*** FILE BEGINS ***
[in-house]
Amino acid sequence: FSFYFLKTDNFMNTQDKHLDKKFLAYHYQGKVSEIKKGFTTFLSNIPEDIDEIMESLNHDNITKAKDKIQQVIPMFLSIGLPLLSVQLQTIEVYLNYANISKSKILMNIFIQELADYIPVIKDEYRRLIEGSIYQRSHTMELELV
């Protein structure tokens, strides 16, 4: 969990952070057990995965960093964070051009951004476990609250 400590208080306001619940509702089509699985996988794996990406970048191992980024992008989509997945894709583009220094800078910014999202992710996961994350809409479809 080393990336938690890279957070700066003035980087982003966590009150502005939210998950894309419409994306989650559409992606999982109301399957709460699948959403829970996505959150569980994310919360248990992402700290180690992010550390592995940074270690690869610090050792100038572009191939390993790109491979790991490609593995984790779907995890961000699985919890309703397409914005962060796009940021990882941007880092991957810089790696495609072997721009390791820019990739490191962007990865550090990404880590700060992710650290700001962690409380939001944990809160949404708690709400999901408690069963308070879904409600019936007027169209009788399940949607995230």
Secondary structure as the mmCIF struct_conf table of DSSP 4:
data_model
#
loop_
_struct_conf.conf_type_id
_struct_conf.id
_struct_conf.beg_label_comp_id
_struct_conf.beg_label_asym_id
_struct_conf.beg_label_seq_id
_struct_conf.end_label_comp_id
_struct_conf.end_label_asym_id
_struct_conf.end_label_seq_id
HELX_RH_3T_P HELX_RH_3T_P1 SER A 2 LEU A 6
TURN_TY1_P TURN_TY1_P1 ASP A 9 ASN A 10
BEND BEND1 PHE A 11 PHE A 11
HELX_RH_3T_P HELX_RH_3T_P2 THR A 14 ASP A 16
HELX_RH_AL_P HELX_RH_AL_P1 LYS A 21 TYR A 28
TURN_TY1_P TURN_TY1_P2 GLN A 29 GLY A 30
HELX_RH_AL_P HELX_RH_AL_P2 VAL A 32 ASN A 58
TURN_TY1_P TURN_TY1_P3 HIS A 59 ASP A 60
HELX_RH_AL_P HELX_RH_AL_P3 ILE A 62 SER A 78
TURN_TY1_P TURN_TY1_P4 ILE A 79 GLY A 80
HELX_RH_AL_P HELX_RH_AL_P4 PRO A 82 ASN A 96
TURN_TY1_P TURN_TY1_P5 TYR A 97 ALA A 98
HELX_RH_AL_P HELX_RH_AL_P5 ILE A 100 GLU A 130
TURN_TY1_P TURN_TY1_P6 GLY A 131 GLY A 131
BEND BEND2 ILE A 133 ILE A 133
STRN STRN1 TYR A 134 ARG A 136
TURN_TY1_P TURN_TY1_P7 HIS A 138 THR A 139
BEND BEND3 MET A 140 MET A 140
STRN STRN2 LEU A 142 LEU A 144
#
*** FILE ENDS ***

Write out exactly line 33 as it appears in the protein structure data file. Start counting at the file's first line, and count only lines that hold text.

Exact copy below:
BEND BEND3 MET A 140 MET A 140